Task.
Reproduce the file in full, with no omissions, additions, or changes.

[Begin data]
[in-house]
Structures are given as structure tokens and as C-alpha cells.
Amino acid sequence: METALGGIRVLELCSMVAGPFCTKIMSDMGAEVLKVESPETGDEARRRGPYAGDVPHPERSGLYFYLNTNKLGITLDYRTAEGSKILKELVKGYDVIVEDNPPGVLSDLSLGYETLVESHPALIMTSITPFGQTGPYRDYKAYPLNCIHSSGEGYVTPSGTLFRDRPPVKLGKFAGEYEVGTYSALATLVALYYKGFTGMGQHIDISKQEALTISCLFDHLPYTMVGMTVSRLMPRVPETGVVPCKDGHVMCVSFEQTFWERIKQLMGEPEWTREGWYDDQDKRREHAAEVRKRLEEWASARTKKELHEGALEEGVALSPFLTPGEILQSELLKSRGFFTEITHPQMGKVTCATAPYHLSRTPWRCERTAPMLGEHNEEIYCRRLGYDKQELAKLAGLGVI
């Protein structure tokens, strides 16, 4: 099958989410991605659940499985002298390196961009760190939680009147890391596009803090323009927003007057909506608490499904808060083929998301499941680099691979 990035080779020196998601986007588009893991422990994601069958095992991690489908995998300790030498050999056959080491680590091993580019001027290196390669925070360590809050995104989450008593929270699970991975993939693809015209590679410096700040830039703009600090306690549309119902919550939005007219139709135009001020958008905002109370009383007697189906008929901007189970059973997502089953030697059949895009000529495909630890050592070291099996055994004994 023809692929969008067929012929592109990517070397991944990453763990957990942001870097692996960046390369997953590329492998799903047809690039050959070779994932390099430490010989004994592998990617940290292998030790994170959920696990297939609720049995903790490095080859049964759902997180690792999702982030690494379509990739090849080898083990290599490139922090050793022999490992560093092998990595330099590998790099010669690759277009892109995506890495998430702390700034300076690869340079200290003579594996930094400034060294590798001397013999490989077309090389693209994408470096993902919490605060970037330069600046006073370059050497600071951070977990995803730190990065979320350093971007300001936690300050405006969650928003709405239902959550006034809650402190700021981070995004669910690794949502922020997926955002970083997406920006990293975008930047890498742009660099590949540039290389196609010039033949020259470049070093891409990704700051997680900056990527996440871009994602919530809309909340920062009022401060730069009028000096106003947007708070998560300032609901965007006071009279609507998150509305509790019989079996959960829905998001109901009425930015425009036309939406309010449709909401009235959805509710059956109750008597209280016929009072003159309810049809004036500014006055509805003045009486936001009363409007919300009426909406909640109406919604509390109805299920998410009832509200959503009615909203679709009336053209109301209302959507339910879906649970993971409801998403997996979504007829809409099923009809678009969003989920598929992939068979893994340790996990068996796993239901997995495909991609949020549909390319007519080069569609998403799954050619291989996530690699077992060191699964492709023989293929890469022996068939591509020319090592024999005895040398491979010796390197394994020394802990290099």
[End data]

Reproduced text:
[in-house]
Structures are given as structure tokens and as C-alpha cells.
Amino acid sequence: METALGGIRVLELCSMVAGPFCTKIMSDMGAEVLKVESPETGDEARRRGPYAGDVPHPERSGLYFYLNTNKLGITLDYRTAEGSKILKELVKGYDVIVEDNPPGVLSDLSLGYETLVESHPALIMTSITPFGQTGPYRDYKAYPLNCIHSSGEGYVTPSGTLFRDRPPVKLGKFAGEYEVGTYSALATLVALYYKGFTGMGQHIDISKQEALTISCLFDHLPYTMVGMTVSRLMPRVPETGVVPCKDGHVMCVSFEQTFWERIKQLMGEPEWTREGWYDDQDKRREHAAEVRKRLEEWASARTKKELHEGALEEGVALSPFLTPGEILQSELLKSRGFFTEITHPQMGKVTCATAPYHLSRTPWRCERTAPMLGEHNEEIYCRRLGYDKQELAKLAGLGVI
């Protein structure tokens, strides 16, 4: 099958989410991605659940499985002298390196961009760190939680009147890391596009803090323009927003007057909506608490499904808060083929998301499941680099691979 990035080779020196998601986007588009893991422990994601069958095992991690489908995998300790030498050999056959080491680590091993580019001027290196390669925070360590809050995104989450008593929270699970991975993939693809015209590679410096700040830039703009600090306690549309119902919550939005007219139709135009001020958008905002109370009383007697189906008929901007189970059973997502089953030697059949895009000529495909630890050592070291099996055994004994 023809692929969008067929012929592109990517070397991944990453763990957990942001870097692996960046390369997953590329492998799903047809690039050959070779994932390099430490010989004994592998990617940290292998030790994170959920696990297939609720049995903790490095080859049964759902997180690792999702982030690494379509990739090849080898083990290599490139922090050793022999490992560093092998990595330099590998790099010669690759277009892109995506890495998430702390700034300076690869340079200290003579594996930094400034060294590798001397013999490989077309090389693209994408470096993902919490605060970037330069600046006073370059050497600071951070977990995803730190990065979320350093971007300001936690300050405006969650928003709405239902959550006034809650402190700021981070995004669910690794949502922020997926955002970083997406920006990293975008930047890498742009660099590949540039290389196609010039033949020259470049070093891409990704700051997680900056990527996440871009994602919530809309909340920062009022401060730069009028000096106003947007708070998560300032609901965007006071009279609507998150509305509790019989079996959960829905998001109901009425930015425009036309939406309010449709909401009235959805509710059956109750008597209280016929009072003159309810049809004036500014006055509805003045009486936001009363409007919300009426909406909640109406919604509390109805299920998410009832509200959503009615909203679709009336053209109301209302959507339910879906649970993971409801998403997996979504007829809409099923009809678009969003989920598929992939068979893994340790996990068996796993239901997995495909991609949020549909390319007519080069569609998403799954050619291989996530690699077992060191699964492709023989293929890469022996068939591509020319090592024999005895040398491979010796390197394994020394802990290099």